|U.S.S. TEXAS - BB35|
Be sure to click on the stars and arrows on the deck plan shown below to see photos taken from that spot on the ship and in the direction the arrow points.
This was originally called the Berth Deck in the early years of the ship because it provided most sleeping areas for sailors, who slept in hammocks hung from hooks in the overhead. Coal bunkers located outboard the two main passageways were converted to crew spaces when the ship was fitted with oil fired boilers. Proper bunks with springs and mattresses were eventually added in the late 1930's. All of the small symbols are bunk locations, and the numbers 2,3 or 4 on them indicates how high they are stacked.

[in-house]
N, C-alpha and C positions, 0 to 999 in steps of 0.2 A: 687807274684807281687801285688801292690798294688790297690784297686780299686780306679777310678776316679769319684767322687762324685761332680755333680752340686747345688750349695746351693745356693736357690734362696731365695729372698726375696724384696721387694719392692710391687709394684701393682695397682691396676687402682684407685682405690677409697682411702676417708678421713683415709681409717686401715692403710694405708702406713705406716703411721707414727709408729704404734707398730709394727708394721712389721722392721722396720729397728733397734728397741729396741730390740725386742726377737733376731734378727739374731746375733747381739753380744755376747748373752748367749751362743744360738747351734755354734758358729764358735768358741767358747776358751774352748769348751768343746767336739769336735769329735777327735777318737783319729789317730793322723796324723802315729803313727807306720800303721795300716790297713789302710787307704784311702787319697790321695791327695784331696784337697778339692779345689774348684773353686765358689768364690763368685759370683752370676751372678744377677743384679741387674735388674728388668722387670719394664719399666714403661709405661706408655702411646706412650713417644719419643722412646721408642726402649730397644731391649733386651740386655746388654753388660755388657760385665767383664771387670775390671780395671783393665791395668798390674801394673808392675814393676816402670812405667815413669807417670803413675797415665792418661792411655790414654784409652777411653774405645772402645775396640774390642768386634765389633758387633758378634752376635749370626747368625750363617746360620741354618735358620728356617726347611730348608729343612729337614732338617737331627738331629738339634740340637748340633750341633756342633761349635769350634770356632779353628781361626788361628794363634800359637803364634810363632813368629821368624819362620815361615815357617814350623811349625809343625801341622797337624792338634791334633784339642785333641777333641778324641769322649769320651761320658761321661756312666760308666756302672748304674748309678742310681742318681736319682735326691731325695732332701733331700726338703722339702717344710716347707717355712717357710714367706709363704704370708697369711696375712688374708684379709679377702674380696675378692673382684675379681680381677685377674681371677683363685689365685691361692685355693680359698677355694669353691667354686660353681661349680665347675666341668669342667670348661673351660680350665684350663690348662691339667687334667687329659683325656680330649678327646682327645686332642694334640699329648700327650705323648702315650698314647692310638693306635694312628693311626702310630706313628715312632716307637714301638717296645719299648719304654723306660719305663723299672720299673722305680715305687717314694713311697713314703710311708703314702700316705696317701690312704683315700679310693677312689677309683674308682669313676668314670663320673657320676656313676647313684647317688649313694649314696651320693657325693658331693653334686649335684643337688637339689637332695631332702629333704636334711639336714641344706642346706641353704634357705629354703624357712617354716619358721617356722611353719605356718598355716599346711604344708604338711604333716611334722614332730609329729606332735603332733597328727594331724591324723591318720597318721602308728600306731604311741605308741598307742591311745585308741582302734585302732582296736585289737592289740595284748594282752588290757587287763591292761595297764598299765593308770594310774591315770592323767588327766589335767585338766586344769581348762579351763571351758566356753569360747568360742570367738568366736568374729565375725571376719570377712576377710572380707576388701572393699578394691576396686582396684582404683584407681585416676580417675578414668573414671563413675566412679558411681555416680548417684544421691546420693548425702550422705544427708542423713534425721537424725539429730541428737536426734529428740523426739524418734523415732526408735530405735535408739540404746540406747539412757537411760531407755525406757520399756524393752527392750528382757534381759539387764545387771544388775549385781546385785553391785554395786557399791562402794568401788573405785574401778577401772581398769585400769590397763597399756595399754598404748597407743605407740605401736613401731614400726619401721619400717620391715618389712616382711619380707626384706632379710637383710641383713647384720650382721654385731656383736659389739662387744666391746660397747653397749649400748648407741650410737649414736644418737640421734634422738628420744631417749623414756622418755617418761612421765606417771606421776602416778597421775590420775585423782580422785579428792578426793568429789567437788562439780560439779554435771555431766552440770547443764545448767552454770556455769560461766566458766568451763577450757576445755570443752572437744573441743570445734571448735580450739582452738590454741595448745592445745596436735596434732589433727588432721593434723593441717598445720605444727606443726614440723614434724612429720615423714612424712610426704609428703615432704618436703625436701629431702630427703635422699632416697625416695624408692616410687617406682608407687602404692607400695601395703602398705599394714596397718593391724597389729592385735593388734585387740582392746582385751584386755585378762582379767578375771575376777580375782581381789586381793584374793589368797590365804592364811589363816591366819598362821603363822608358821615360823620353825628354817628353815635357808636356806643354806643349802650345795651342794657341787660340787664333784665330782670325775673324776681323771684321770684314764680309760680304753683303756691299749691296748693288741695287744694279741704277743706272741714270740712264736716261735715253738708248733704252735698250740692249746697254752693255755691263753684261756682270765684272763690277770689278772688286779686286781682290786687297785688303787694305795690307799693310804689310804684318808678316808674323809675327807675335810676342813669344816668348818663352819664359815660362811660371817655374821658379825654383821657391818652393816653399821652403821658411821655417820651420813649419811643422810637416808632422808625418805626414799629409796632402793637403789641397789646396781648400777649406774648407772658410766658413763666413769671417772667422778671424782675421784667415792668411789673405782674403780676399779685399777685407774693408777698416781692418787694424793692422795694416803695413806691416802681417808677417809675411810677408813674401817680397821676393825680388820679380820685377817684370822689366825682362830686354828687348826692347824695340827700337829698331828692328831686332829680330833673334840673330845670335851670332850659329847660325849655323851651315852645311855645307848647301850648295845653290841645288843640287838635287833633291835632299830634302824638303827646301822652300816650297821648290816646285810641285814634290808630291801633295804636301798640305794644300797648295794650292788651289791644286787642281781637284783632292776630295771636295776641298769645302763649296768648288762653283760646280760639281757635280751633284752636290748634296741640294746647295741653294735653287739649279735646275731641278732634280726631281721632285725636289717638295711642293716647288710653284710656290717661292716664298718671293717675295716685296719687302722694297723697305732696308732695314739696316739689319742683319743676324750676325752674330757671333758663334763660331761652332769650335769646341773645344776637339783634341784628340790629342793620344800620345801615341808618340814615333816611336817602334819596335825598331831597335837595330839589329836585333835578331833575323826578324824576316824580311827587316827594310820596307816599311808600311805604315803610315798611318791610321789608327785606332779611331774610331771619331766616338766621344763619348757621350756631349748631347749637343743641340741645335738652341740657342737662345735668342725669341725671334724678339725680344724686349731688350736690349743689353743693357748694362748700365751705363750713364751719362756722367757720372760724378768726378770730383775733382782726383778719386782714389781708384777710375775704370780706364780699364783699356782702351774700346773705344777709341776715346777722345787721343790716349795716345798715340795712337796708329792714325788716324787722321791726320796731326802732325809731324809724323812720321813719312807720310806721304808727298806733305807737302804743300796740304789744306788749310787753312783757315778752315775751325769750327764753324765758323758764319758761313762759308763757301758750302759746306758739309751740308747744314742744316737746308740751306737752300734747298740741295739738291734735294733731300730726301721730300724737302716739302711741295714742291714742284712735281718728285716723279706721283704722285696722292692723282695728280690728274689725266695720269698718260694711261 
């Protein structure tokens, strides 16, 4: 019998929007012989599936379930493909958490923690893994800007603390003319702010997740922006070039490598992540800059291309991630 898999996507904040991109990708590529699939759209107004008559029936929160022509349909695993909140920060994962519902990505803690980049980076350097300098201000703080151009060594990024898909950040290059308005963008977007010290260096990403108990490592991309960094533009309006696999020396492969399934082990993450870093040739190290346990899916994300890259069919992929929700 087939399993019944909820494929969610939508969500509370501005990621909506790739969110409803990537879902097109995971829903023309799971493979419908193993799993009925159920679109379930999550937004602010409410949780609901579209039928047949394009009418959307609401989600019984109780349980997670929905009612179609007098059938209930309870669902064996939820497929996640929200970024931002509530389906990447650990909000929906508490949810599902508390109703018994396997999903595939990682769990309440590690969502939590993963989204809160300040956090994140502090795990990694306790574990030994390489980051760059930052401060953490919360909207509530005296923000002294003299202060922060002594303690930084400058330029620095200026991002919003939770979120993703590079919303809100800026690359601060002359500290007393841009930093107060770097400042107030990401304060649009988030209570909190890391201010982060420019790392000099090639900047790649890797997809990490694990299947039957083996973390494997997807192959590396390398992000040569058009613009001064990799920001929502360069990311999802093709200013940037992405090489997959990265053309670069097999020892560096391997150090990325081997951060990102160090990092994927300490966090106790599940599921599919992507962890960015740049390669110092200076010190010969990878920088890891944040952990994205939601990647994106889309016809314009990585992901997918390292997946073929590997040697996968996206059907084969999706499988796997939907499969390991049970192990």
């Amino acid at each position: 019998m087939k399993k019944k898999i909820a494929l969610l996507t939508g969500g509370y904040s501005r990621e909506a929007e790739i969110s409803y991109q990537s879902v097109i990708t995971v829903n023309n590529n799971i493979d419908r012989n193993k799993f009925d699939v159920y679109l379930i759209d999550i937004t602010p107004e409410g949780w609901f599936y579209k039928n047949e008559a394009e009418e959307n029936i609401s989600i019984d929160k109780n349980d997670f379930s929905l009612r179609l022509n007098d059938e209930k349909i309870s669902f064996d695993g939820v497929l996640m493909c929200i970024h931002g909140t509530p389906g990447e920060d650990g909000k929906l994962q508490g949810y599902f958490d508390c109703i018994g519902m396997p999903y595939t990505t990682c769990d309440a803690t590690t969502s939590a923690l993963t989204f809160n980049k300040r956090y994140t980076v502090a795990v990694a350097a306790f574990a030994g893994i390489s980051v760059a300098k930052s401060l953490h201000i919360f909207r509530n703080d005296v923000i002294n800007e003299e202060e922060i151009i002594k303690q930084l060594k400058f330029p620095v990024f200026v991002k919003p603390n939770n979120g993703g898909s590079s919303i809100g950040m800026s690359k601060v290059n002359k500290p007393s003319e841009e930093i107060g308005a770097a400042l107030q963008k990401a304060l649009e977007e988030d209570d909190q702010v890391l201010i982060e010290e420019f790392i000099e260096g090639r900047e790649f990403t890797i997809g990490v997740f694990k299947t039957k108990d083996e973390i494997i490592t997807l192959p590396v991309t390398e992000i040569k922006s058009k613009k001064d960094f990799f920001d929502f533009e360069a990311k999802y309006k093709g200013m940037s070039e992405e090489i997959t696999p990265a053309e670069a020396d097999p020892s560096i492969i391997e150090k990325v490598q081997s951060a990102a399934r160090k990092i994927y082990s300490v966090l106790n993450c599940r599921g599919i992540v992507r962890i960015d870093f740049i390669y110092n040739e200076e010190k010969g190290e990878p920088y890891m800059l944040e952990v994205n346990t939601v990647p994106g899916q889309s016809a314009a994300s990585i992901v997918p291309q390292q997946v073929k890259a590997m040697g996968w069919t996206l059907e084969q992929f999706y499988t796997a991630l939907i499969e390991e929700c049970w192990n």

Vital equipment such as the main water condensers, used to desalinate water for the boilers, the main radio room, refrigeration equipment and machine shops are also located on this level. The two passageways running almost the entire length of the ship at this level are called Ammo Passages. Rails mounted in the overhead along them allowed the transfer of projectiles and powder from magazines in one end of the ship to the other.
The majority of this deck is only a few feet above the water line. Therefore, hatches through bulkheads and into compartments are not only watertight, but also set several inches above deck level. This helped control and isolate flooding if there was a hull penetration. Access into major areas such as the magazines, handling rooms, engine rooms and boiler rooms was made directly through hatches in the bulkheads and deck all along this level.